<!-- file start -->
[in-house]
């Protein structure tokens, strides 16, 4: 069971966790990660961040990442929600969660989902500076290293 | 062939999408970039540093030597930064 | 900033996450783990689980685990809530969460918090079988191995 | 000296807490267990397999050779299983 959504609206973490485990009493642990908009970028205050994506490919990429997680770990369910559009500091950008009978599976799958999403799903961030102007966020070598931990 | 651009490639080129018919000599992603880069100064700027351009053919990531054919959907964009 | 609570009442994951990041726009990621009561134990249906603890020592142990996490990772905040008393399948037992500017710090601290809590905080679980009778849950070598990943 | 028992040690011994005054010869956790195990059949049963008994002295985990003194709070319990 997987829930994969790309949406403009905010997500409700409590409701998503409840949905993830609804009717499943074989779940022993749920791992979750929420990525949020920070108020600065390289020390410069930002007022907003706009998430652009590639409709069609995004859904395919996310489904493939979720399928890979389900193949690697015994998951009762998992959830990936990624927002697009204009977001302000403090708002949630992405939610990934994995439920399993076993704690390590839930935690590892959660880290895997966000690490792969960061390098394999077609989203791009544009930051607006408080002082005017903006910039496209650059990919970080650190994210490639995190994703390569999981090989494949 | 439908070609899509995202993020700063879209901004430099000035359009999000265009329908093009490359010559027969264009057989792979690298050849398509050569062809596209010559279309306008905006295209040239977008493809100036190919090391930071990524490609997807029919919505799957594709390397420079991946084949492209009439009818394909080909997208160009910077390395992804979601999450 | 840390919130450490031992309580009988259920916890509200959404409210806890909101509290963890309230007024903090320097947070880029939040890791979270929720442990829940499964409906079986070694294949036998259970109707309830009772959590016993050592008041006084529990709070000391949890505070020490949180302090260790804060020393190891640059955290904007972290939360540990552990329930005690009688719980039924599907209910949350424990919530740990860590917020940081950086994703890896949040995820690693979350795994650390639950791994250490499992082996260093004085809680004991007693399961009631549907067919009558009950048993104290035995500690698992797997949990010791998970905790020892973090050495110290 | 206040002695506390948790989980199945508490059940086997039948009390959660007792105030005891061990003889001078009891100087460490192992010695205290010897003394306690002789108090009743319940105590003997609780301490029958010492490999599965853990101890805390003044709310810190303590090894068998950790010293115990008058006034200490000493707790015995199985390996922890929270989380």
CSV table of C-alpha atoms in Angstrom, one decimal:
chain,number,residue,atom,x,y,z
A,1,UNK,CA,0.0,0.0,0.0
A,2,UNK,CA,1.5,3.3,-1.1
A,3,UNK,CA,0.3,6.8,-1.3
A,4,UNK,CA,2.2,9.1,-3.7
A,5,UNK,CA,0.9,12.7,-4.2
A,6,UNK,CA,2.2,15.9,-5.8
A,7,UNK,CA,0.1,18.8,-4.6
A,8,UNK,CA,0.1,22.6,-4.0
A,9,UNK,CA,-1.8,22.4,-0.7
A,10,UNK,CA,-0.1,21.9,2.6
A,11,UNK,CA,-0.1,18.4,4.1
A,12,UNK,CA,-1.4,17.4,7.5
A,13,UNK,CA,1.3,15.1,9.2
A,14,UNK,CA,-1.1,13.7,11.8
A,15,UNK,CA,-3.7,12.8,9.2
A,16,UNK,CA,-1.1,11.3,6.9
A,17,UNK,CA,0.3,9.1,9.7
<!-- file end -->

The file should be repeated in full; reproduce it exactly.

[in-house]
């Protein structure tokens, strides 16, 4: 069971966790990660961040990442929600969660989902500076290293 | 062939999408970039540093030597930064 | 900033996450783990689980685990809530969460918090079988191995 | 000296807490267990397999050779299983 959504609206973490485990009493642990908009970028205050994506490919990429997680770990369910559009500091950008009978599976799958999403799903961030102007966020070598931990 | 651009490639080129018919000599992603880069100064700027351009053919990531054919959907964009 | 609570009442994951990041726009990621009561134990249906603890020592142990996490990772905040008393399948037992500017710090601290809590905080679980009778849950070598990943 | 028992040690011994005054010869956790195990059949049963008994002295985990003194709070319990 997987829930994969790309949406403009905010997500409700409590409701998503409840949905993830609804009717499943074989779940022993749920791992979750929420990525949020920070108020600065390289020390410069930002007022907003706009998430652009590639409709069609995004859904395919996310489904493939979720399928890979389900193949690697015994998951009762998992959830990936990624927002697009204009977001302000403090708002949630992405939610990934994995439920399993076993704690390590839930935690590892959660880290895997966000690490792969960061390098394999077609989203791009544009930051607006408080002082005017903006910039496209650059990919970080650190994210490639995190994703390569999981090989494949 | 439908070609899509995202993020700063879209901004430099000035359009999000265009329908093009490359010559027969264009057989792979690298050849398509050569062809596209010559279309306008905006295209040239977008493809100036190919090391930071990524490609997807029919919505799957594709390397420079991946084949492209009439009818394909080909997208160009910077390395992804979601999450 | 840390919130450490031992309580009988259920916890509200959404409210806890909101509290963890309230007024903090320097947070880029939040890791979270929720442990829940499964409906079986070694294949036998259970109707309830009772959590016993050592008041006084529990709070000391949890505070020490949180302090260790804060020393190891640059955290904007972290939360540990552990329930005690009688719980039924599907209910949350424990919530740990860590917020940081950086994703890896949040995820690693979350795994650390639950791994250490499992082996260093004085809680004991007693399961009631549907067919009558009950048993104290035995500690698992797997949990010791998970905790020892973090050495110290 | 206040002695506390948790989980199945508490059940086997039948009390959660007792105030005891061990003889001078009891100087460490192992010695205290010897003394306690002789108090009743319940105590003997609780301490029958010492490999599965853990101890805390003044709310810190303590090894068998950790010293115990008058006034200490000493707790015995199985390996922890929270989380």
CSV table of C-alpha atoms in Angstrom, one decimal:
chain,number,residue,atom,x,y,z
A,1,UNK,CA,0.0,0.0,0.0
A,2,UNK,CA,1.5,3.3,-1.1
A,3,UNK,CA,0.3,6.8,-1.3
A,4,UNK,CA,2.2,9.1,-3.7
A,5,UNK,CA,0.9,12.7,-4.2
A,6,UNK,CA,2.2,15.9,-5.8
A,7,UNK,CA,0.1,18.8,-4.6
A,8,UNK,CA,0.1,22.6,-4.0
A,9,UNK,CA,-1.8,22.4,-0.7
A,10,UNK,CA,-0.1,21.9,2.6
A,11,UNK,CA,-0.1,18.4,4.1
A,12,UNK,CA,-1.4,17.4,7.5
A,13,UNK,CA,1.3,15.1,9.2
A,14,UNK,CA,-1.1,13.7,11.8
A,15,UNK,CA,-3.7,12.8,9.2
A,16,UNK,CA,-1.1,11.3,6.9
A,17,UNK,CA,0.3,9.1,9.7